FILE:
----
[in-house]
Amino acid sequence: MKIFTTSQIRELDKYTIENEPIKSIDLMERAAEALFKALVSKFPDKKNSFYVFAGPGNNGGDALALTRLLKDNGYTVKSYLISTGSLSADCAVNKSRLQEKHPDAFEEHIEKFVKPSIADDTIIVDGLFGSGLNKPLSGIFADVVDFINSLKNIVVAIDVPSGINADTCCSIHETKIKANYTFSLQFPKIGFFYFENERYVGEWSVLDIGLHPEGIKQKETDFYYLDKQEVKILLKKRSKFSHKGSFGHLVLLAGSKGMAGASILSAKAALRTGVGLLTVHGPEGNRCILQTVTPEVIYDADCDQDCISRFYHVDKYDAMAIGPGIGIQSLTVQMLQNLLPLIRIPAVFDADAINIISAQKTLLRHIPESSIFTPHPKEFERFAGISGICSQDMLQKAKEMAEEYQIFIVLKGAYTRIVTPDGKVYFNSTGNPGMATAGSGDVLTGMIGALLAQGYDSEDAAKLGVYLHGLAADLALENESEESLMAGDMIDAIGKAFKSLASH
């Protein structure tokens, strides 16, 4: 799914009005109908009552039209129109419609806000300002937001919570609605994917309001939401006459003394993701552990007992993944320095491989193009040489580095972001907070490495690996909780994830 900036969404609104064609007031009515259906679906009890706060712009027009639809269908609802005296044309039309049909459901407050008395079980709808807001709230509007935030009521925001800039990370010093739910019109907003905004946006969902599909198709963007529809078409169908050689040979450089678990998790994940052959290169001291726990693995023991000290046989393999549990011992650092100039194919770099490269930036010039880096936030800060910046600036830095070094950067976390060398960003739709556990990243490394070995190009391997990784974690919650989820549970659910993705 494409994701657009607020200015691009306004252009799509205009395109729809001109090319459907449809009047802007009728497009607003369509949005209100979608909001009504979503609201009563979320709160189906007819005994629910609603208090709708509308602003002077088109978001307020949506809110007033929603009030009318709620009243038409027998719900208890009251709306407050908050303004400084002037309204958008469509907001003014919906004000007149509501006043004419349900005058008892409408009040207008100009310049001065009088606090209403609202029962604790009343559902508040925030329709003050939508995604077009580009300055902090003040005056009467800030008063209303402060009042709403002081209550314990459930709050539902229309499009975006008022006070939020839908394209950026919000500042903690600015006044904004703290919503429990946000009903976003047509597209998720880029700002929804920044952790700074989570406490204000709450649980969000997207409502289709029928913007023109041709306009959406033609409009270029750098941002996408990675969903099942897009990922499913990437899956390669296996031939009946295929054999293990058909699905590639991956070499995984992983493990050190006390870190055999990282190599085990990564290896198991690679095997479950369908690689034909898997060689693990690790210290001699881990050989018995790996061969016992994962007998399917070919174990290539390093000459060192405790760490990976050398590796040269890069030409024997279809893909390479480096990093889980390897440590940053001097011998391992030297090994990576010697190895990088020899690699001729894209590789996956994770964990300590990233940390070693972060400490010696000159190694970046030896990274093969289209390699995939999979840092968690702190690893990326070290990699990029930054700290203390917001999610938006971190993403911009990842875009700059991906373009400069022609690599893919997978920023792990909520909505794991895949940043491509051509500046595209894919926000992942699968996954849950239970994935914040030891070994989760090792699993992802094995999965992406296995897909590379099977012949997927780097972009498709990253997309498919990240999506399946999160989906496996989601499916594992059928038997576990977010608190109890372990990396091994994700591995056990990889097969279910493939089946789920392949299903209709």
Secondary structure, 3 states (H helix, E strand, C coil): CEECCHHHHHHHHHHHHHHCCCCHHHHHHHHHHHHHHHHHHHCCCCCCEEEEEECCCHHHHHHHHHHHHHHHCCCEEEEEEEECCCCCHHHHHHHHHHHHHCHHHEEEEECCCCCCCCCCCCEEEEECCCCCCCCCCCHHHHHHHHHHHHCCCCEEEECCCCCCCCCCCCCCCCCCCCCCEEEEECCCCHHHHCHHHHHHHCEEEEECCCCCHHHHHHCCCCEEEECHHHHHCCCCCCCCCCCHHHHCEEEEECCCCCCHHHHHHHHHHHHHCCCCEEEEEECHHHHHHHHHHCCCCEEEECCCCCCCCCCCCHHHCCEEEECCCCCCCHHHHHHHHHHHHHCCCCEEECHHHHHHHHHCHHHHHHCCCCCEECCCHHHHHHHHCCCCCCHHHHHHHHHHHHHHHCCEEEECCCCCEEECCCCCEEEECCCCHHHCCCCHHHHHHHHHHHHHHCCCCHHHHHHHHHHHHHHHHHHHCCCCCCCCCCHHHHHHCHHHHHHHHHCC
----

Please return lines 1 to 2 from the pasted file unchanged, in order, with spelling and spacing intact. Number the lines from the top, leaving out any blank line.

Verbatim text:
[in-house]
Amino acid sequence: MKIFTTSQIRELDKYTIENEPIKSIDLMERAAEALFKALVSKFPDKKNSFYVFAGPGNNGGDALALTRLLKDNGYTVKSYLISTGSLSADCAVNKSRLQEKHPDAFEEHIEKFVKPSIADDTIIVDGLFGSGLNKPLSGIFADVVDFINSLKNIVVAIDVPSGINADTCCSIHETKIKANYTFSLQFPKIGFFYFENERYVGEWSVLDIGLHPEGIKQKETDFYYLDKQEVKILLKKRSKFSHKGSFGHLVLLAGSKGMAGASILSAKAALRTGVGLLTVHGPEGNRCILQTVTPEVIYDADCDQDCISRFYHVDKYDAMAIGPGIGIQSLTVQMLQNLLPLIRIPAVFDADAINIISAQKTLLRHIPESSIFTPHPKEFERFAGISGICSQDMLQKAKEMAEEYQIFIVLKGAYTRIVTPDGKVYFNSTGNPGMATAGSGDVLTGMIGALLAQGYDSEDAAKLGVYLHGLAADLALENESEESLMAGDMIDAIGKAFKSLASH